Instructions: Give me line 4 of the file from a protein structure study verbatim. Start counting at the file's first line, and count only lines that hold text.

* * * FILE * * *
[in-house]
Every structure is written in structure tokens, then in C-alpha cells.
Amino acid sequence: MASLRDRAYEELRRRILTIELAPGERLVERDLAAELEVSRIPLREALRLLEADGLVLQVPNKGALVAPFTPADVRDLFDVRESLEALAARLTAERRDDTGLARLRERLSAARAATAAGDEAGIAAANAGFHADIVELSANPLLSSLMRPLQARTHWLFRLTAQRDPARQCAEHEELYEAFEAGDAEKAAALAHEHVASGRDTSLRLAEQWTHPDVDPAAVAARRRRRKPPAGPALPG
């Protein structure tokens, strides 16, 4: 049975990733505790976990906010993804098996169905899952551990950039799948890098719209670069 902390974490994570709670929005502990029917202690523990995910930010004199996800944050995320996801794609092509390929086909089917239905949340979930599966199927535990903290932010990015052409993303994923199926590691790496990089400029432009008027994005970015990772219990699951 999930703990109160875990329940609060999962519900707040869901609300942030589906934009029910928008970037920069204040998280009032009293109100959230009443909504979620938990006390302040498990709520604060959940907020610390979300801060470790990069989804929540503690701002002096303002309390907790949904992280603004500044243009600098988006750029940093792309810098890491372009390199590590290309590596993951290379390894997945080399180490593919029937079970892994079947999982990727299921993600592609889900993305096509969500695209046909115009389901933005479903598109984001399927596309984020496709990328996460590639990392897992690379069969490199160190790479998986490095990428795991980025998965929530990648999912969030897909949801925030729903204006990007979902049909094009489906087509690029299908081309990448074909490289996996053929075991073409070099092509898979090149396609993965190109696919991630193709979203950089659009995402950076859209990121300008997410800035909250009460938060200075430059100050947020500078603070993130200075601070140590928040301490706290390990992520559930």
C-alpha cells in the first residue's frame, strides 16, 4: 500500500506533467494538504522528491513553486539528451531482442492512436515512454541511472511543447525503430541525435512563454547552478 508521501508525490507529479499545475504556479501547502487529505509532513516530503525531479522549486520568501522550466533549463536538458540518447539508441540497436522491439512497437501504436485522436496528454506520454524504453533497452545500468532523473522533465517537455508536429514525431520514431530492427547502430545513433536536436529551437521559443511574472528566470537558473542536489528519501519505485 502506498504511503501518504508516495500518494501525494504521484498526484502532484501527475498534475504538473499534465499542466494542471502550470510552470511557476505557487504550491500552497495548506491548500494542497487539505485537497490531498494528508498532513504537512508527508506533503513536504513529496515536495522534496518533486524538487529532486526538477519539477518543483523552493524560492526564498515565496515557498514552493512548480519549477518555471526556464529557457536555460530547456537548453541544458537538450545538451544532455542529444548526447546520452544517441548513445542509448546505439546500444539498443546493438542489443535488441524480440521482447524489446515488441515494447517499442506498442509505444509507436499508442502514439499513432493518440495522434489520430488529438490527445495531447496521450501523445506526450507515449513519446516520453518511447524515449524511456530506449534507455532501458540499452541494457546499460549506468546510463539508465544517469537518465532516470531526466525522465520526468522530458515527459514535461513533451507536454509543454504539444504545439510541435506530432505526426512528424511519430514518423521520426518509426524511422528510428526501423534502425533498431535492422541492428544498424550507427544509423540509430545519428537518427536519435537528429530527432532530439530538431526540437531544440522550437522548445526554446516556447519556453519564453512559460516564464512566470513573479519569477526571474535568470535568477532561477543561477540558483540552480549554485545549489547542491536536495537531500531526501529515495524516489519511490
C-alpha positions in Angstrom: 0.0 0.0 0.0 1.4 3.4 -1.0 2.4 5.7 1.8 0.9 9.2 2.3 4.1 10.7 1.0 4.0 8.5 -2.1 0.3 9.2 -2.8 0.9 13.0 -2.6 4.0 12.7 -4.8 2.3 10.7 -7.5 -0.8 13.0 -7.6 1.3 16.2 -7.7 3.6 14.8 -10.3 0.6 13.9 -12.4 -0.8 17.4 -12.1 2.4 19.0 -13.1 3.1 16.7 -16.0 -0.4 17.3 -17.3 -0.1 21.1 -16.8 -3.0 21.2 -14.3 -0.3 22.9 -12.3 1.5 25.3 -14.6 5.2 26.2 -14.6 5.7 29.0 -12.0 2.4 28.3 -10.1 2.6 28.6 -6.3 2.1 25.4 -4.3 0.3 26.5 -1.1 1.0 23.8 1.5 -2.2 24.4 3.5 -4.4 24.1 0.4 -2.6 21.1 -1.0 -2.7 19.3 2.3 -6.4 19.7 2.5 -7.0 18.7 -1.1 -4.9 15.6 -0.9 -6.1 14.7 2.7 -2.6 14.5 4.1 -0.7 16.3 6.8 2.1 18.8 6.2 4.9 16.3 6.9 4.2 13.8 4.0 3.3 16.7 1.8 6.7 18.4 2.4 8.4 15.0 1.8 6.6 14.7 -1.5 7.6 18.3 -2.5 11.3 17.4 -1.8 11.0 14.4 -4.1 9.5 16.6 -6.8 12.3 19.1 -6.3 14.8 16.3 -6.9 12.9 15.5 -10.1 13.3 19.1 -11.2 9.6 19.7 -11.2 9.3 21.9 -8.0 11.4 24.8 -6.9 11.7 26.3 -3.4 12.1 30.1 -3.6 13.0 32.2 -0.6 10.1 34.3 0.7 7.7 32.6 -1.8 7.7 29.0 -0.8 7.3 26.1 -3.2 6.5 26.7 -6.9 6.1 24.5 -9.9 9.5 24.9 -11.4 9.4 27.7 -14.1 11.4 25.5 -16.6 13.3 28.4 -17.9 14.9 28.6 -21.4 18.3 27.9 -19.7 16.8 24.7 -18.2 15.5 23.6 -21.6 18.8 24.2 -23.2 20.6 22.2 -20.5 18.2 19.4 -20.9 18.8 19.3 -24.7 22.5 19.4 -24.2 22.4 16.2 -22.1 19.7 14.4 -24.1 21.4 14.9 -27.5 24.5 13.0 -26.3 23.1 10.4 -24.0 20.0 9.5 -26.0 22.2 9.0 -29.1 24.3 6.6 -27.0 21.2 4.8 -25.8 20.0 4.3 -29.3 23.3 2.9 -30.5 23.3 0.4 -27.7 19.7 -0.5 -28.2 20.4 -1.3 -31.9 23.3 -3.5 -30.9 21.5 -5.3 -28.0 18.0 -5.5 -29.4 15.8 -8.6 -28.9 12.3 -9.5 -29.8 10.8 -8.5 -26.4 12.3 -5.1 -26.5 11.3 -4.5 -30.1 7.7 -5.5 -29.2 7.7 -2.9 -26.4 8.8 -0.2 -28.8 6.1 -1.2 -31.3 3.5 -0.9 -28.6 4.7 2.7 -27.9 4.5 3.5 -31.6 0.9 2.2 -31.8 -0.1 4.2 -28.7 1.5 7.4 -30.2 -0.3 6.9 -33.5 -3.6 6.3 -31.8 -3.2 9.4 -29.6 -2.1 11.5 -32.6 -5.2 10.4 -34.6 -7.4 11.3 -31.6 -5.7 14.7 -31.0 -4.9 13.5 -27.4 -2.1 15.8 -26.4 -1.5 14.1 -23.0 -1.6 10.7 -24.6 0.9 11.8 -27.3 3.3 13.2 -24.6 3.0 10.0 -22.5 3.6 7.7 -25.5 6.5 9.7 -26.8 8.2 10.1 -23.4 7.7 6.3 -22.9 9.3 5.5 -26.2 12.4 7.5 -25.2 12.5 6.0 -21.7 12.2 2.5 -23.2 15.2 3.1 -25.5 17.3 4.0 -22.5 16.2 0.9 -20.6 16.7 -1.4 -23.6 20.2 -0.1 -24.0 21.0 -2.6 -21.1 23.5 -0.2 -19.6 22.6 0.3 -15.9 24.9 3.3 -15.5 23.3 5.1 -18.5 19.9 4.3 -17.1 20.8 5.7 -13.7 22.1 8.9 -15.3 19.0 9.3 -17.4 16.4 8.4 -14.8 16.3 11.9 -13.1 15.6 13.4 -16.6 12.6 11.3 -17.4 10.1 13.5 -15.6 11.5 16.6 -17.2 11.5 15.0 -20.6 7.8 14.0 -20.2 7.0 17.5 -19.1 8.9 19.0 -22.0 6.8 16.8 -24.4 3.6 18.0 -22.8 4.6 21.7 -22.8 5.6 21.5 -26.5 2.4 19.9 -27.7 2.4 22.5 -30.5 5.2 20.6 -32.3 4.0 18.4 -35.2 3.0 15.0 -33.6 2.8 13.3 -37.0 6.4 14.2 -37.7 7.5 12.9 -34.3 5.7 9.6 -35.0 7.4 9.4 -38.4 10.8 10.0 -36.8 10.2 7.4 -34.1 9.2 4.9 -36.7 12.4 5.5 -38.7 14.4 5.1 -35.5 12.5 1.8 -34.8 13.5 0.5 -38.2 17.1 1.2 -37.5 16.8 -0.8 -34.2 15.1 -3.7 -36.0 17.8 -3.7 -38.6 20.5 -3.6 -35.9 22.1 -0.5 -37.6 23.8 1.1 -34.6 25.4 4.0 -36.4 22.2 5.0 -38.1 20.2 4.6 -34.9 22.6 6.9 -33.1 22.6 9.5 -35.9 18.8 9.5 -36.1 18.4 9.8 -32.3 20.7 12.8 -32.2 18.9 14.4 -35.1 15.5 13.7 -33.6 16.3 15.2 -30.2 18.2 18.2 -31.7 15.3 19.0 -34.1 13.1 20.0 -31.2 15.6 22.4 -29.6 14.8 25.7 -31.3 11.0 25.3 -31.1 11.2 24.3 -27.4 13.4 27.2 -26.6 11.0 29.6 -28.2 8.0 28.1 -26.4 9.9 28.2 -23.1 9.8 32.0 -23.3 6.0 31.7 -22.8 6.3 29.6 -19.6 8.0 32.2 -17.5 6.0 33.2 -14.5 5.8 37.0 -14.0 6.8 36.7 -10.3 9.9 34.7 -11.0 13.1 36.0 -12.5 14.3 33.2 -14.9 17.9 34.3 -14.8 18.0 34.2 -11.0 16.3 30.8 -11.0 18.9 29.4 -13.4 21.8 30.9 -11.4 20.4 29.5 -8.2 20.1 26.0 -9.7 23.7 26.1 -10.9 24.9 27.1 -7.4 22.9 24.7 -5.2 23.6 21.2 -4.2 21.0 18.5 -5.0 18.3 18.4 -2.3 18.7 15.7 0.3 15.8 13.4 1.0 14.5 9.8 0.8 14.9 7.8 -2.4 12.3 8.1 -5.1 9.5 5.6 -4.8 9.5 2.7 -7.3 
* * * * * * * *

């Protein structure tokens, strides 16, 4: 049975990733505790976990906010993804098996169905899952551990950039799948890098719209670069 902390974490994570709670929005502990029917202690523990995910930010004199996800944050995320996801794609092509390929086909089917239905949340979930599966199927535990903290932010990015052409993303994923199926590691790496990089400029432009008027994005970015990772219990699951 999930703990109160875990329940609060999962519900707040869901609300942030589906934009029910928008970037920069204040998280009032009293109100959230009443909504979620938990006390302040498990709520604060959940907020610390979300801060470790990069989804929540503690701002002096303002309390907790949904992280603004500044243009600098988006750029940093792309810098890491372009390199590590290309590596993951290379390894997945080399180490593919029937079970892994079947999982990727299921993600592609889900993305096509969500695209046909115009389901933005479903598109984001399927596309984020496709990328996460590639990392897992690379069969490199160190790479998986490095990428795991980025998965929530990648999912969030897909949801925030729903204006990007979902049909094009489906087509690029299908081309990448074909490289996996053929075991073409070099092509898979090149396609993965190109696919991630193709979203950089659009995402950076859209990121300008997410800035909250009460938060200075430059100050947020500078603070993130200075601070140590928040301490706290390990992520559930």